Leader’s rarely crowd surf. The sensation of being lifted and torpedoed across sweaty, dehydrated concert fans while awaiting the inevitable, precipitous fall is not attractive to the average manager. Even particularly egoistical leaders who believe they operate above everyone else’s shoulders do not demonstrate this confidence at a concert. Last weekend, at Chicago’s Pitchfork Festival, I saw a leader crowd surf.
In a sweltering Chicago heat that seemed to mock the Midwest’s previous pleas for winter respite, an army of hipsters packed in Union Park. If not for the ubiquity of iPhones and Axe body spray at the festival, it would almost resemble a swampy jungle. The crowds adopted an animalistic agility as they fought over scarce, boiling water and oozed in an amoebic blob toward the stages.
During a taunting set by DJ Shadow where the performer denied the crowd his namesake shade, I watched a kerfuffle brewing. It seemed that one rainbow muumuu clad girl had violated the personal bubble of a particularly enthused fan wearing a gorilla fedora. As the gorilla prepared to lunge at the muumuu, a third witness quickly interceded. This witness, a middle aged woman exuding a comforting maternal spirit, asked what was wrong. The muumuu explained that she couldn’t see the stage and was trying to step around the sweat-saturated gorilla. The gorilla meanwhile complained of dehydration and frustration with the aggressive crowd. As DJ Shadow poured out danceable grooves to the thirsty crowd, I watched this maternal bystander transform into a proactive leader.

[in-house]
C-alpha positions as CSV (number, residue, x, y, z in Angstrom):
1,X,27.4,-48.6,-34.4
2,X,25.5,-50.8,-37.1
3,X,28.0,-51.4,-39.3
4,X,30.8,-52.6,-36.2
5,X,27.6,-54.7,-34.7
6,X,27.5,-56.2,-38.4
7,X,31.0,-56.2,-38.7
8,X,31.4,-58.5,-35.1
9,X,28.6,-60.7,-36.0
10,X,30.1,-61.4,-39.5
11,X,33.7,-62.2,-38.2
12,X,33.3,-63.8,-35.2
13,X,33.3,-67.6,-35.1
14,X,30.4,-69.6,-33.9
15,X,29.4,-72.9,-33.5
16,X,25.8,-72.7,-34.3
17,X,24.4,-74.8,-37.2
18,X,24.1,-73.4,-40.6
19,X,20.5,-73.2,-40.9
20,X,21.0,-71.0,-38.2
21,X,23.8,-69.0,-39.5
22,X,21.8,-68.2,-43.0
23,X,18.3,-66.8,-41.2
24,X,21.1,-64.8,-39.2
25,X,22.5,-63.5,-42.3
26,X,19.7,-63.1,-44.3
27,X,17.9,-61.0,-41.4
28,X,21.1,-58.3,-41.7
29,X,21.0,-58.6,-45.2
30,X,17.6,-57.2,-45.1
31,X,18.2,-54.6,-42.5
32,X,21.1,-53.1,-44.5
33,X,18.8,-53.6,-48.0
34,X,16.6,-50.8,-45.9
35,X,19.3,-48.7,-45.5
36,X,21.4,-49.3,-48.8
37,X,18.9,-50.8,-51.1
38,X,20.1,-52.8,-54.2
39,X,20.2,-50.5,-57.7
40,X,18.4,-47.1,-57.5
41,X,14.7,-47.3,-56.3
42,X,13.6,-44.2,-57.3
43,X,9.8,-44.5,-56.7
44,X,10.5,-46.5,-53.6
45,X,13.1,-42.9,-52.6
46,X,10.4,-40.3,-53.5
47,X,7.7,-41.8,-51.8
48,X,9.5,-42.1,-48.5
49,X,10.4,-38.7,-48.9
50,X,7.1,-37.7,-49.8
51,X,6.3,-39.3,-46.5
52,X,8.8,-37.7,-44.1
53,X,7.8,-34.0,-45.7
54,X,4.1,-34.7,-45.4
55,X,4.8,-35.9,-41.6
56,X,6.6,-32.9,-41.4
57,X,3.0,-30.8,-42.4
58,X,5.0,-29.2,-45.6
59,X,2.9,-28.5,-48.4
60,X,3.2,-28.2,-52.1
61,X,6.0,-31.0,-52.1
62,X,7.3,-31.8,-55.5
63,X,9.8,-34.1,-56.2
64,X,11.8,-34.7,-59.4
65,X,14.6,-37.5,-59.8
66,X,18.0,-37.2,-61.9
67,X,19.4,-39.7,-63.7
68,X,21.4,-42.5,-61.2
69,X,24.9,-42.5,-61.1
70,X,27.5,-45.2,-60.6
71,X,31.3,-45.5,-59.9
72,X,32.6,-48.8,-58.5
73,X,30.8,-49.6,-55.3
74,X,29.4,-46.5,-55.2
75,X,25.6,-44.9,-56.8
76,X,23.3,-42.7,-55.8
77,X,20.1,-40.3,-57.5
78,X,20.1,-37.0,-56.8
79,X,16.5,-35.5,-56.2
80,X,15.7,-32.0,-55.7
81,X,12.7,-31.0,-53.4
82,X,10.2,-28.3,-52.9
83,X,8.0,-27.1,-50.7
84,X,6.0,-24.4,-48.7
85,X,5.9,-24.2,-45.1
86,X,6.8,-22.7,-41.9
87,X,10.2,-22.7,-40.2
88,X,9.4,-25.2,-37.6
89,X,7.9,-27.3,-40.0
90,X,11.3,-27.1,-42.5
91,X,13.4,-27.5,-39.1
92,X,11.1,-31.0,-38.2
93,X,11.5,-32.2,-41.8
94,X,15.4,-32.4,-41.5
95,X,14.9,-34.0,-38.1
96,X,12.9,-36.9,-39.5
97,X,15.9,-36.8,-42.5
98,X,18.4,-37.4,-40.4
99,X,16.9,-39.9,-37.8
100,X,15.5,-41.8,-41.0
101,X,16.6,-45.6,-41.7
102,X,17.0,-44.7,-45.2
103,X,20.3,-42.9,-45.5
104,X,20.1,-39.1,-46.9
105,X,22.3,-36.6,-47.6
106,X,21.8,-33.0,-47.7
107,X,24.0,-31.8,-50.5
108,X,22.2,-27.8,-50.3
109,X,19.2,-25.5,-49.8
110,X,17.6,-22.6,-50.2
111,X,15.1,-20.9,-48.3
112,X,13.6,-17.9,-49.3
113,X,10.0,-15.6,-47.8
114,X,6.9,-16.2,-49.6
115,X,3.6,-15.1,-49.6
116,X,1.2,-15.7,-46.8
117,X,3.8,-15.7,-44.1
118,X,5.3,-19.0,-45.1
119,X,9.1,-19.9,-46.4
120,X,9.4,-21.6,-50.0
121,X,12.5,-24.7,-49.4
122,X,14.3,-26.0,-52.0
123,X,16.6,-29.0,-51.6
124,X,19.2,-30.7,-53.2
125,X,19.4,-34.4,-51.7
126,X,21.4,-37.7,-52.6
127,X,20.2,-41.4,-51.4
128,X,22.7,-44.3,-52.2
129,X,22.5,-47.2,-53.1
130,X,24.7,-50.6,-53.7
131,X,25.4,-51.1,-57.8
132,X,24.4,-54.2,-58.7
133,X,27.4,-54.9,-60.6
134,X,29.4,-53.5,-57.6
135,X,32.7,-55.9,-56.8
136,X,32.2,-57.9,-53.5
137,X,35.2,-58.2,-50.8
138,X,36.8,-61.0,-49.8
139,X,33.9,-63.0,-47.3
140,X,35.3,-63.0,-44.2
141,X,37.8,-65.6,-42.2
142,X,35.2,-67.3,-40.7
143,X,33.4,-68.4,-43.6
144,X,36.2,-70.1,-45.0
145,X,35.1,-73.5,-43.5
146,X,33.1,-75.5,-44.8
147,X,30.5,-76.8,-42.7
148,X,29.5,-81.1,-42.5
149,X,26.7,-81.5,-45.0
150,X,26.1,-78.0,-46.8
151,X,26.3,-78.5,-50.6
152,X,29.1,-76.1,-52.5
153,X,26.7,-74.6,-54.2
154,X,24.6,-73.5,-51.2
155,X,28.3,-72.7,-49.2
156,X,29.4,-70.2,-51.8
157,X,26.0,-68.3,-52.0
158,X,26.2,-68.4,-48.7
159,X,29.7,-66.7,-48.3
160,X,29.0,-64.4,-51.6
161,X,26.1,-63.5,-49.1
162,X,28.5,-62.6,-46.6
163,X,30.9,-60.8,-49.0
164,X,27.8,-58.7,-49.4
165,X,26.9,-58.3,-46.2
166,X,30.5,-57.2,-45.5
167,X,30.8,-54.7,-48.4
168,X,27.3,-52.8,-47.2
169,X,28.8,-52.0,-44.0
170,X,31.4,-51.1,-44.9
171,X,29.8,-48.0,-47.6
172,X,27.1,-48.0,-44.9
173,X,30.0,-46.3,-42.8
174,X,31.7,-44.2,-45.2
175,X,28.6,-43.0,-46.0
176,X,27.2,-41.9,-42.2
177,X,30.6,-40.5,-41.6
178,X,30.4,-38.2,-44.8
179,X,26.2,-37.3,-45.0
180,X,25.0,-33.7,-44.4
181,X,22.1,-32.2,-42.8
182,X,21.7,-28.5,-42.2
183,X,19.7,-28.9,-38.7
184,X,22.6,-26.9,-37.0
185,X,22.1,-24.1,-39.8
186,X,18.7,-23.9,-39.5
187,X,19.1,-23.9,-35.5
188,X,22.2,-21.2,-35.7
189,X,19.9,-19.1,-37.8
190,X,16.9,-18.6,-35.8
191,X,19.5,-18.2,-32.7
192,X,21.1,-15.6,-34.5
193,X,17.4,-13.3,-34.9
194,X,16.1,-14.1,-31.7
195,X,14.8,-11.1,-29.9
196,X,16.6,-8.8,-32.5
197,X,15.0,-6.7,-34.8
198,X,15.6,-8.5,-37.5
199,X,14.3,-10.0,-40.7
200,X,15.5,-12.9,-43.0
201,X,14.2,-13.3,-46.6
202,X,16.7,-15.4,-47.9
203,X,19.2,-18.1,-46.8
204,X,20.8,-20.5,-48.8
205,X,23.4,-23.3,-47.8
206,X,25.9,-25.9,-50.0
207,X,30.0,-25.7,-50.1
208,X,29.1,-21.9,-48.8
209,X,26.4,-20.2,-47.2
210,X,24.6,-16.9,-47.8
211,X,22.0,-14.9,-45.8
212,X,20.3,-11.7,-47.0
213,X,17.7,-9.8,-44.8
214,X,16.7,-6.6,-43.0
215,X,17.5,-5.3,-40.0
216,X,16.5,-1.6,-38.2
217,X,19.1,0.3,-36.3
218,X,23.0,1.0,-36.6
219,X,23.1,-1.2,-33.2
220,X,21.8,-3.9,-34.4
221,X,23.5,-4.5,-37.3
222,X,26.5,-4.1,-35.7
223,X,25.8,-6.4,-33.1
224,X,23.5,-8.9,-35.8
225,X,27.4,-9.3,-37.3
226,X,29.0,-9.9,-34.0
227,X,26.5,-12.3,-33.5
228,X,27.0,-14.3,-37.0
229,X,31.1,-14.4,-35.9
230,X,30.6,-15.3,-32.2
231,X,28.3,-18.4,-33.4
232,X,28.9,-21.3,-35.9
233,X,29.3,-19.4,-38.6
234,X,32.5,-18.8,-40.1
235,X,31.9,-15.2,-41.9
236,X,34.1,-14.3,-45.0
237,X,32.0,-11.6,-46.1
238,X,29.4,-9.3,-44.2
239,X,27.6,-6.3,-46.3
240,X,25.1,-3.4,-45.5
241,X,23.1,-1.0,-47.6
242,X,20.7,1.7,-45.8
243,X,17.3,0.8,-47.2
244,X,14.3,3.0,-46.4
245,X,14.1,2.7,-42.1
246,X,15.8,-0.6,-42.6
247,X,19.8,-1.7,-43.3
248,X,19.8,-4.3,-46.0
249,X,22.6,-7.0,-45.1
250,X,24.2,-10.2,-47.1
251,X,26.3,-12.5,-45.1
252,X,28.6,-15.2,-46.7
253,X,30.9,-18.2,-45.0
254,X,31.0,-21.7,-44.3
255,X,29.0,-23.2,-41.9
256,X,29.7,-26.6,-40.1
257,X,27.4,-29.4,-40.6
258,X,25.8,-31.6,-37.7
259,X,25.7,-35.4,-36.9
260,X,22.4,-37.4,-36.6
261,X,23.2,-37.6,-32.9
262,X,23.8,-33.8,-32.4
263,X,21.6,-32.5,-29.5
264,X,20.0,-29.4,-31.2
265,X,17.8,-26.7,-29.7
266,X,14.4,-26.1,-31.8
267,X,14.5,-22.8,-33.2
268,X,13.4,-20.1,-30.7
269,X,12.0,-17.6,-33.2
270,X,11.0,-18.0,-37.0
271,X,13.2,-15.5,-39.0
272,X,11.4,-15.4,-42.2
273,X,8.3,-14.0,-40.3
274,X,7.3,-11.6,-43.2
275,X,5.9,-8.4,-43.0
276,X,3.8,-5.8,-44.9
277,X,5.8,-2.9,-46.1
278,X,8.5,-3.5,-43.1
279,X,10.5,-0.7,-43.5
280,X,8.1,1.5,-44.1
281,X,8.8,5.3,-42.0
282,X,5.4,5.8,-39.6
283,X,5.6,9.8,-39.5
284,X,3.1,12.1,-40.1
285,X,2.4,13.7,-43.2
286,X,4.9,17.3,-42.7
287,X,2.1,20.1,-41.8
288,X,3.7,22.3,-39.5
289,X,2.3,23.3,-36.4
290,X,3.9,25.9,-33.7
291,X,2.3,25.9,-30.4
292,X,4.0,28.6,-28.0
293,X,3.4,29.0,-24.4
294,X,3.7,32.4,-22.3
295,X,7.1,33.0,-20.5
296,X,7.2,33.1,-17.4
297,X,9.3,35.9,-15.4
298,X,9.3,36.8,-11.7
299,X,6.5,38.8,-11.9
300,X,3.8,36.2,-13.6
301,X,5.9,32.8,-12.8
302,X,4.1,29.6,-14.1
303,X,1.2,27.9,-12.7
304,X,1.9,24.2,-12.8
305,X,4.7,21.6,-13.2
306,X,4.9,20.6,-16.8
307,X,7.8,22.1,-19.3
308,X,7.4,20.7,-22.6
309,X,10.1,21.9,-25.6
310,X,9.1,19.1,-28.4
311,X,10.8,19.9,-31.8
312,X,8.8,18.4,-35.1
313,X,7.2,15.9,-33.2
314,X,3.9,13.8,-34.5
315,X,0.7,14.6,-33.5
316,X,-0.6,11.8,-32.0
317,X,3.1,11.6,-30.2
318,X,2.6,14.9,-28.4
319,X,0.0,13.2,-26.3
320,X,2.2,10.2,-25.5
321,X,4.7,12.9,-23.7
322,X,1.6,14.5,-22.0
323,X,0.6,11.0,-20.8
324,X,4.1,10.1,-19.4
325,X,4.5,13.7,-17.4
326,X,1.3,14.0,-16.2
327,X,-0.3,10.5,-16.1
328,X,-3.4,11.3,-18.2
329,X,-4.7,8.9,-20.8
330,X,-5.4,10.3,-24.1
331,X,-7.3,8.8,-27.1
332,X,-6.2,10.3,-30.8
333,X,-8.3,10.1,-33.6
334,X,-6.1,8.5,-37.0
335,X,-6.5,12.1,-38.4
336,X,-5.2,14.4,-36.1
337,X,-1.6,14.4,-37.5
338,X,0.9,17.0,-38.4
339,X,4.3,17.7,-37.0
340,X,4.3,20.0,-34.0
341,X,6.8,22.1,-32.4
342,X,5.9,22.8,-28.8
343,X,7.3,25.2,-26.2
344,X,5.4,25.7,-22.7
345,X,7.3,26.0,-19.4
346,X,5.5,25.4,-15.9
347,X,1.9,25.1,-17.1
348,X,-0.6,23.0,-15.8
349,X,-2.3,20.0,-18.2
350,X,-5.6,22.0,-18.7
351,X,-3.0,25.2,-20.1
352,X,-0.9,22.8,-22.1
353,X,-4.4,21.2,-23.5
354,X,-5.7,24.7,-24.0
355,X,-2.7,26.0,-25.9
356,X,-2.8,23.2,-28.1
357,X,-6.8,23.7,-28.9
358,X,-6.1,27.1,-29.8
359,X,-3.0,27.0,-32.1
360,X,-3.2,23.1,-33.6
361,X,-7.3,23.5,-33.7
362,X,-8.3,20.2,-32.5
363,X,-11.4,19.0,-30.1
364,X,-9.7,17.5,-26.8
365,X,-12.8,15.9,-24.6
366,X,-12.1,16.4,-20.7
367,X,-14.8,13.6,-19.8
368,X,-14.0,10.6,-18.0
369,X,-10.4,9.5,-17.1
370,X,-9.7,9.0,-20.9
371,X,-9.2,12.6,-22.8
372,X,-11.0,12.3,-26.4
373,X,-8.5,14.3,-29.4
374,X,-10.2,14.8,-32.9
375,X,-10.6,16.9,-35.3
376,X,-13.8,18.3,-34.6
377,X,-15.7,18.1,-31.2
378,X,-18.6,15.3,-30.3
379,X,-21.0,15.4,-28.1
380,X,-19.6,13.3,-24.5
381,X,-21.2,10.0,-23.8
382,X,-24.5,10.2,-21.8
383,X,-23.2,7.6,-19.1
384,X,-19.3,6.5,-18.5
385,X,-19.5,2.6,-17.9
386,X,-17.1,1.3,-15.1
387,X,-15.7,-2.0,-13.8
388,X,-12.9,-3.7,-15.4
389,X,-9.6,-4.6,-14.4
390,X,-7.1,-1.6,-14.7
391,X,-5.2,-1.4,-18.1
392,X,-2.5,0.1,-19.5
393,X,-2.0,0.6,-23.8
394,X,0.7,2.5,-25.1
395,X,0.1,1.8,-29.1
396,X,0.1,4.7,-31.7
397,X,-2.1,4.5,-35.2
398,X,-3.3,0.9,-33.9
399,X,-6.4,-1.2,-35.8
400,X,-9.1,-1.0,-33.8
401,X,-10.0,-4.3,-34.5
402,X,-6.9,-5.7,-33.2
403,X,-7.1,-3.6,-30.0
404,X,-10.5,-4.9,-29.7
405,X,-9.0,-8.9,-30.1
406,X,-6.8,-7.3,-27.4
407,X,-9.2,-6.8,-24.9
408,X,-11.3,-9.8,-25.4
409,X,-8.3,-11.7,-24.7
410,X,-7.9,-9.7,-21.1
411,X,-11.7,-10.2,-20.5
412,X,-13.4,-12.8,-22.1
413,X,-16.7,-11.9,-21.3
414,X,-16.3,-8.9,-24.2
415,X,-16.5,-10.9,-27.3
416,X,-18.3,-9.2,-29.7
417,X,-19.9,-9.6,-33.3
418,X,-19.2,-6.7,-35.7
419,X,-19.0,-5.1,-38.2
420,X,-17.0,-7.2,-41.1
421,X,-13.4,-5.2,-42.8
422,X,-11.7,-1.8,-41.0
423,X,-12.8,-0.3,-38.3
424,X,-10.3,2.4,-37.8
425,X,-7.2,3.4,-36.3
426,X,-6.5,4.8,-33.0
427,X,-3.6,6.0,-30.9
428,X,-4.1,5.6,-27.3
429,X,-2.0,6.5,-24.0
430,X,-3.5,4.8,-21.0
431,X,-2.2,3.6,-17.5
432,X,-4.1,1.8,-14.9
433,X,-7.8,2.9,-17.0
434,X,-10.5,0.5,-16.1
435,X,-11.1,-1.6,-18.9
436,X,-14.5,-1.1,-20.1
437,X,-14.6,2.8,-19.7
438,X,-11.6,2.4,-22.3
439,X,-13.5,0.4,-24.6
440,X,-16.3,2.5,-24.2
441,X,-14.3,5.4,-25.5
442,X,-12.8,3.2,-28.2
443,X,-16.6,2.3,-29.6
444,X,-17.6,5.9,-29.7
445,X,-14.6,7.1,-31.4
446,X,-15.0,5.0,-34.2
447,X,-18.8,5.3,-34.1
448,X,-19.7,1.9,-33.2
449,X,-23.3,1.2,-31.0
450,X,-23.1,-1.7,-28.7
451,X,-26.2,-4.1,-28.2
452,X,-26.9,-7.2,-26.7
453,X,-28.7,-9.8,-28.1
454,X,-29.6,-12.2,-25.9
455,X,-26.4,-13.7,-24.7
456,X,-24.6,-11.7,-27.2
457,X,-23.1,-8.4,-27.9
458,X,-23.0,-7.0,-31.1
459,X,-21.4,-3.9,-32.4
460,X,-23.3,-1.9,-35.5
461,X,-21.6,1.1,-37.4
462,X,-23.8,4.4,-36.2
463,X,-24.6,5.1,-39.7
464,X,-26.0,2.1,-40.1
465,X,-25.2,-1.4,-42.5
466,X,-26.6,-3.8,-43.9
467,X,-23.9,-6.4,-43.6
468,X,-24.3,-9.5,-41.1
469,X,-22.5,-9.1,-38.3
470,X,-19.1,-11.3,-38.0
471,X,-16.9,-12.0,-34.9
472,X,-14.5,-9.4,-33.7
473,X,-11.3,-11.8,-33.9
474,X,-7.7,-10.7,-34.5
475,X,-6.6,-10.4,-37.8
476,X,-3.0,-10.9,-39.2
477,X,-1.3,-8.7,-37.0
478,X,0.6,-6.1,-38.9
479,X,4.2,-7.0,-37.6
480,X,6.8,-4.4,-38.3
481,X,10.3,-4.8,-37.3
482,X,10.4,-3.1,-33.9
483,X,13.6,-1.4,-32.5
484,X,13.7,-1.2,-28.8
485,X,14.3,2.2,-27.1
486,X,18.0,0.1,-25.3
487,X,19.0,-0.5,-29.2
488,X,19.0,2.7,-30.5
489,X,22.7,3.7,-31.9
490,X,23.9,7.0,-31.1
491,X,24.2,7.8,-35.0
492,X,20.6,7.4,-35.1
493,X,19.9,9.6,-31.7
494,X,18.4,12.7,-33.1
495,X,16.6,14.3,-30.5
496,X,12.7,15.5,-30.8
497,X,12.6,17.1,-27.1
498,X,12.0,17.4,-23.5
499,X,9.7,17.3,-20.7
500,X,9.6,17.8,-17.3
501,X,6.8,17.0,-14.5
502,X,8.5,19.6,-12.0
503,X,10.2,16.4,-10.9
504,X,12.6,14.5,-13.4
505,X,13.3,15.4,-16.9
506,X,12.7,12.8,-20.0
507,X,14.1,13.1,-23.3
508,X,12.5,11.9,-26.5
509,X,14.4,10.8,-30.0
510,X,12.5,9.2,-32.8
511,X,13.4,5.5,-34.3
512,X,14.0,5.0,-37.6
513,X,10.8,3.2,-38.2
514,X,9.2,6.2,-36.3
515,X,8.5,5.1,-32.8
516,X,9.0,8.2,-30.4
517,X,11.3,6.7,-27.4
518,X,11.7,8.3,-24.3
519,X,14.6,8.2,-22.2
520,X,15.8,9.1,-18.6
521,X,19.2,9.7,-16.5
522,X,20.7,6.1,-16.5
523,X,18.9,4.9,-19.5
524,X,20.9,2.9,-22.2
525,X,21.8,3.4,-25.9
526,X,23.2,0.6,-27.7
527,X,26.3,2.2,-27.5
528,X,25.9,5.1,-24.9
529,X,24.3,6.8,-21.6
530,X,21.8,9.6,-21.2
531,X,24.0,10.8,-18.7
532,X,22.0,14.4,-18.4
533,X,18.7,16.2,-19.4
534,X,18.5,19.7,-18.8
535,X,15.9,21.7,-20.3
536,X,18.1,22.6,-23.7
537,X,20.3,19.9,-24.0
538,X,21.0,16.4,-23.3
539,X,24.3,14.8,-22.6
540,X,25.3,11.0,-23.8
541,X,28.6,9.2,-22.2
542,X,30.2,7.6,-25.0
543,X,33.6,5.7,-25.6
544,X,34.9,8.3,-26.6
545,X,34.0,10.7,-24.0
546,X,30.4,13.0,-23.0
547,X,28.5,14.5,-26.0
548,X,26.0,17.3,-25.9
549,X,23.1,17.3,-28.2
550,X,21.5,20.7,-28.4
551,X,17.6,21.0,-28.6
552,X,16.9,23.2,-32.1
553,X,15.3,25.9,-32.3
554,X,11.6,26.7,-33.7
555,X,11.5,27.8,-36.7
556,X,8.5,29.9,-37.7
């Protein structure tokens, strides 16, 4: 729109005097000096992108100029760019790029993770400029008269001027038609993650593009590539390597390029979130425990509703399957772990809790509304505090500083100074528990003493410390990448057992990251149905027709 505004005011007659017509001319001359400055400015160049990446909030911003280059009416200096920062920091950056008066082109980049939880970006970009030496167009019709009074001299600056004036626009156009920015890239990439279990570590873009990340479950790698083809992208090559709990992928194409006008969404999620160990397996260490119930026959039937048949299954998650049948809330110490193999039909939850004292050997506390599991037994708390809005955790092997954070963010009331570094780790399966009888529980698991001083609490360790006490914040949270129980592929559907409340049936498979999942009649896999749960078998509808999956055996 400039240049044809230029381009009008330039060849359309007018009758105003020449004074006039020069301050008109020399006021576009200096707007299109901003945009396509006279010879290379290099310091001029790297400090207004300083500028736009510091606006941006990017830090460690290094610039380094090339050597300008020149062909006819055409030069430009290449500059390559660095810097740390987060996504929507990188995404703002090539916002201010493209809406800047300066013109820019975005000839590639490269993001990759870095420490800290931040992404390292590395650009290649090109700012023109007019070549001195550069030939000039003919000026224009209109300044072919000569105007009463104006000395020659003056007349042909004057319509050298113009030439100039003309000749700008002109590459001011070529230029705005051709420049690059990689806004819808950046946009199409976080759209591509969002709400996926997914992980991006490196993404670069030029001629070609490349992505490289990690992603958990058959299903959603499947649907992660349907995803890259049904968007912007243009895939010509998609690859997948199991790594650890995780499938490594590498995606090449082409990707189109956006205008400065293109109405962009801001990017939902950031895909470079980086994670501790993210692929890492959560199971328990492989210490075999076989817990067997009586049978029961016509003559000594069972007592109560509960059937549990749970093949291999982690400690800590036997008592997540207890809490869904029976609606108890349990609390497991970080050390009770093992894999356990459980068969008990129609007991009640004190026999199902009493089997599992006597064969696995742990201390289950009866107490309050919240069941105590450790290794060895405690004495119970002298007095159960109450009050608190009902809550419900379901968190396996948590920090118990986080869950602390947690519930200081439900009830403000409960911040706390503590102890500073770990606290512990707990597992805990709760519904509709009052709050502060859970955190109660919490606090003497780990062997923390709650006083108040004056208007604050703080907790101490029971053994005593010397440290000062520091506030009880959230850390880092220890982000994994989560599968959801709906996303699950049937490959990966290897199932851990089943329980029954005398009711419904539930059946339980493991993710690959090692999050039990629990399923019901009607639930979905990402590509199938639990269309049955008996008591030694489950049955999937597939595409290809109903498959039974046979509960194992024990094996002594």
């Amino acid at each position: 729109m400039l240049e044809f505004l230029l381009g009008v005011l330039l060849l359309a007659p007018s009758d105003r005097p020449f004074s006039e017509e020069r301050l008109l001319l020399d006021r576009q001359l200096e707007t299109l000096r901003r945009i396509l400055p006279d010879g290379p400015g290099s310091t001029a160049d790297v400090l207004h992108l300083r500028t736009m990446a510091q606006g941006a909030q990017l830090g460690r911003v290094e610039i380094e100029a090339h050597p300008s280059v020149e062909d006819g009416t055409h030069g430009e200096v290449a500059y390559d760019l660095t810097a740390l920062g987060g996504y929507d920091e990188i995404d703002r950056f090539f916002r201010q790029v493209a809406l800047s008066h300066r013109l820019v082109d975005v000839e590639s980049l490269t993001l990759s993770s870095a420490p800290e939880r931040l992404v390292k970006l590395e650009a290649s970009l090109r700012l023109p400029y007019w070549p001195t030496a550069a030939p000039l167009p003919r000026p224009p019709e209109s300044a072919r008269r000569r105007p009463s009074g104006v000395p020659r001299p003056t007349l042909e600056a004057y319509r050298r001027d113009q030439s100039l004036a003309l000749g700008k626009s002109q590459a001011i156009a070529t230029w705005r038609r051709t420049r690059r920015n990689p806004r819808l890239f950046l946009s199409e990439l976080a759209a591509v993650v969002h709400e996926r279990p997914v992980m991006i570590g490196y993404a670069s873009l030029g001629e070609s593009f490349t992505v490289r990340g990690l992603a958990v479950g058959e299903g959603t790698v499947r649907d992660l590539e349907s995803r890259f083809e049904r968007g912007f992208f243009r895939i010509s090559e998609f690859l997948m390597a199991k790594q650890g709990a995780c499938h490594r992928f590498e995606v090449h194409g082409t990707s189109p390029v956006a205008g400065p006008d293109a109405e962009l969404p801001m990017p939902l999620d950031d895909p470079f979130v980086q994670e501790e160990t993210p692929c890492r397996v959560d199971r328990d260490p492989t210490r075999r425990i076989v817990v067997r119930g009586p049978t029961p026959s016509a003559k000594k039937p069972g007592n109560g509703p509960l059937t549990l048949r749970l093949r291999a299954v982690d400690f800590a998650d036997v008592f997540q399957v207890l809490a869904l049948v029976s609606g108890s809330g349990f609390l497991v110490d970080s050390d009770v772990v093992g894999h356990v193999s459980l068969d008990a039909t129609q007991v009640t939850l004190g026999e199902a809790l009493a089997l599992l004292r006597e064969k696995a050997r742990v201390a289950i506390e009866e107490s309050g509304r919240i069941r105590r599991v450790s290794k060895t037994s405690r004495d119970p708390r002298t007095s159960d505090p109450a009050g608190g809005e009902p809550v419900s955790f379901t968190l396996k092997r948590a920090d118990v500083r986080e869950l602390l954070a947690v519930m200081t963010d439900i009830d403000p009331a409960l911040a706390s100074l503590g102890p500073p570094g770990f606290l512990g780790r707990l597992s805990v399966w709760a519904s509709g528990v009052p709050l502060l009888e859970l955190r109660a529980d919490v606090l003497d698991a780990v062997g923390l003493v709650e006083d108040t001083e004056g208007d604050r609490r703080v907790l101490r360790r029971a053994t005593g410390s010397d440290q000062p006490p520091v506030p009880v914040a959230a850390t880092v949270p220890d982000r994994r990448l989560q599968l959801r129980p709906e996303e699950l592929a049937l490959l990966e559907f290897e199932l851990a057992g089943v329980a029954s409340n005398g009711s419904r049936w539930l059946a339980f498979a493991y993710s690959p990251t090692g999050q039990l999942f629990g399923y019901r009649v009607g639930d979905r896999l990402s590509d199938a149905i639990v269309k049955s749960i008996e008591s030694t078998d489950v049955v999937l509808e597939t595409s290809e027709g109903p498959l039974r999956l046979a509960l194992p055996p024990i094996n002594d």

First, she assembled a coalition of bystanders to help diffuse the situation. She told another concerned concertgoer to go fetch water from the first aid tent. She then asked neighboring audience members if they could clear some room for the woozy gorilla. Without a trace of hubris, she instructed the muumuu to stand in front of her where there was a visual avenue to the stage. Finally, she sustained her rehabilitative agenda by repeatedly confirming that all parties were content as the concert progressed.
As the sun finally surrendered near the end of Shadow’s set, the muumuu and gorilla turned toward the maternal leader. I heard them ask her if she wanted a better view of the DJ’s renowned stage show. Bashfully, the woman explained that it was always her dream to crowd surf at a concert. Without missing a beat, her coalition of supporters banded together and heaved her off of the ground. Just as she had mobilized her agenda with committed political effort, the crowd mobilized this new leader across the bobbing, perspiring heads toward the glowing stage. It was quite the crowd surf.